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Vagus Nerve Stimulation Accelerates Stroke Recovery

By HospiMedica International staff writers
Posted on 13 Apr 2018
A new study suggests that combining vagus nerve stimulation (VNS) with physical therapy doubles long-term stroke recovery rate, relative to current methods.

Researchers at the University of Texas at Dallas (UTD; Richardson, USA) and the Texas Biomedical Device Center (TxBDC; Richardson, USA) conducted a study in rats to determine if VNS could promote generalization, long-lasting recovery, and structural plasticity in motor function after stroke. The rats were first trained on a fully automated, quantitative task that measures forelimb supination. Once the rats achieved task proficiency, unilateral cortical and subcortical ischemic lesions were administered.

Image: A new study asserts vagus nerve stimulation can speed up stroke recovery (Photo courtesy of LivaNova).
Image: A new study asserts vagus nerve stimulation can speed up stroke recovery (Photo courtesy of LivaNova).

One week later, the rats were randomly assigned to receive a total of six weeks of rehabilitative training on the learned supination task, with or without VNS. The rats additionally underwent four weeks of testing to assess forelimb strength as an indicator of generalization of recovery. The durability of VNS benefits were also tested on the supination task two months after cessation of VNS, with viral tracing performed in order to assess synaptic connectivity in motor networks.

The results revealed that VNS enhanced plasticity in corticospinal motor networks, with a threefold-to-fivefold increase in the number of engaged neurons. Synaptic connectivity to the musculature of the rehabilitated forelimb was also enhanced, more than doubling the benefit of rehabilitative training. The researchers also found that pairing VNS with supination training in previously unknown tasks resulted in significantly improved volitional forelimb strength, suggesting generalization of forelimb recovery. The study was published on January 25, 2018, in Stroke.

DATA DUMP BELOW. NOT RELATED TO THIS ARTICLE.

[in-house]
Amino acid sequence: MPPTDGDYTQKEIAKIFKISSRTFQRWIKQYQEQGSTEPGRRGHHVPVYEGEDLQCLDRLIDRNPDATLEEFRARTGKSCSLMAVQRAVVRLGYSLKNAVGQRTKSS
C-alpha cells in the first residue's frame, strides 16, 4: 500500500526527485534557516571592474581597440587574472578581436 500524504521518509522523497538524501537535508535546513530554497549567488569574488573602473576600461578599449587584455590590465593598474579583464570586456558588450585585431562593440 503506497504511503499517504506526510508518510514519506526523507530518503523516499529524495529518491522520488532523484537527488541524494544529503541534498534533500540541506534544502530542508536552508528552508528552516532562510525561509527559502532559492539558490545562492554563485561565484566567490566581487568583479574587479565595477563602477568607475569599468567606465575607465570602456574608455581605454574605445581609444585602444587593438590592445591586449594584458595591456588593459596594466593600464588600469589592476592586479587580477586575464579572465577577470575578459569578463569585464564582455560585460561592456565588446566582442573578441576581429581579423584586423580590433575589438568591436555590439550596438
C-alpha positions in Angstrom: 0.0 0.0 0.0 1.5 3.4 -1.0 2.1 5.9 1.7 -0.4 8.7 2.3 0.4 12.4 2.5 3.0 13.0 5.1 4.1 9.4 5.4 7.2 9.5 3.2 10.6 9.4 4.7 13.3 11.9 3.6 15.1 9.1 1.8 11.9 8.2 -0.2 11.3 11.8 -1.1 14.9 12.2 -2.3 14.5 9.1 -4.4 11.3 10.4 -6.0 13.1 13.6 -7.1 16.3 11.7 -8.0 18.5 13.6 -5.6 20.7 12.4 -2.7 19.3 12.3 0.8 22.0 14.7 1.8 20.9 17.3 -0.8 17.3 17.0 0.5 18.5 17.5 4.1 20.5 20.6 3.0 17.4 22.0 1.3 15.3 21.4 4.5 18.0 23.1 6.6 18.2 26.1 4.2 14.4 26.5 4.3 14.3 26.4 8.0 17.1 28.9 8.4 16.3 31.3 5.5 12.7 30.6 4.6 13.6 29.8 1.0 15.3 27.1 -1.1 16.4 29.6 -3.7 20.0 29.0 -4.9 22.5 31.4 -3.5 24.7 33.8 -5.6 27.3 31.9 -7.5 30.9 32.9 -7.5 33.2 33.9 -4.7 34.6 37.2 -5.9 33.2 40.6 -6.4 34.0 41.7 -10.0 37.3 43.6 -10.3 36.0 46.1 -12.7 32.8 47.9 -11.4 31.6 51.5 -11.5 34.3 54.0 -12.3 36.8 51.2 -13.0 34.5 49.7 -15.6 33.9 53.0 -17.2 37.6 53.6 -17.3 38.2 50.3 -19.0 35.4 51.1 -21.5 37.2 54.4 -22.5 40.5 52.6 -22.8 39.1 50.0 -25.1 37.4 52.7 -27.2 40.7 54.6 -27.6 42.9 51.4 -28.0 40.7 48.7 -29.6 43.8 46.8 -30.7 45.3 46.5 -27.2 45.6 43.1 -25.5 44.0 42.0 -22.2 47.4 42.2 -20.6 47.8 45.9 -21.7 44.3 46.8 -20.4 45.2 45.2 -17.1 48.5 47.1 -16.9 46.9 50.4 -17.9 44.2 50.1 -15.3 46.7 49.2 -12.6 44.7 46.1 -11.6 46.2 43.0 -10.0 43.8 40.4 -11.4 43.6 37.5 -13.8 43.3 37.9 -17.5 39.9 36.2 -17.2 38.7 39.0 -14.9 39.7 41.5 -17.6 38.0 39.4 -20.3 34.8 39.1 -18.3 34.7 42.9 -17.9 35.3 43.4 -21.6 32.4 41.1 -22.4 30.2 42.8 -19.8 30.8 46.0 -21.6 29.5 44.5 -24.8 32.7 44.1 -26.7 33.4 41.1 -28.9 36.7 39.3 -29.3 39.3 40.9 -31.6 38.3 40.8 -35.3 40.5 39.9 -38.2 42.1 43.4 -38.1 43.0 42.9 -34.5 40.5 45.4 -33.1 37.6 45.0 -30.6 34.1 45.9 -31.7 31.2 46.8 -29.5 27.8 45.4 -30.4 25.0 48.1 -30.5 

“Our experiment was designed to ask this new question: After a stroke, do you have to rehabilitate every single action? If VNS helps you, is it only helping with the exact motion or function you paired with stimulation?” said study co-author Michael Kilgard, MD, associate director of TxBDC. “What we found was that it also improves similar motor skills as well, and that those results were sustained months beyond the completion of VNS-paired therapy. If we use this approach on complicated motor skills, those improvements can filter down to improve simpler movements.”

“If you have a stroke, you may have a limited time with a therapist. So when we create guidelines for a therapist, we now know to advise doing one complex activity as many times as possible, as opposed to a variety of activities,” said senior author Seth Hays, PhD, director of preclinical research at TxBDC. “That was an important finding; it was exciting that not only do we improve the task that we trained on, but also relatively similar tasks. You are getting generalization to related things, and you're getting sustained improvement months down the line.”

The vagus nerve is the tenth cranial nerve, and interfaces with parasympathetic control of the heart, lungs, and digestive tract. It is the longest nerve of the autonomic nervous system, supplying motor parasympathetic fibers to all the organs (except the adrenal glands), from the neck down to the second segment of the transverse colon. It also innervates several skeletal muscles, including the cricothyroid, the superior, middle and inferior pharyngeal constrictors, and other muscles of the pharynx and larynx, thus controlling muscle movements in the mouth and speech.

Related Links:
University of Texas at Dallas
Texas Biomedical Device Center

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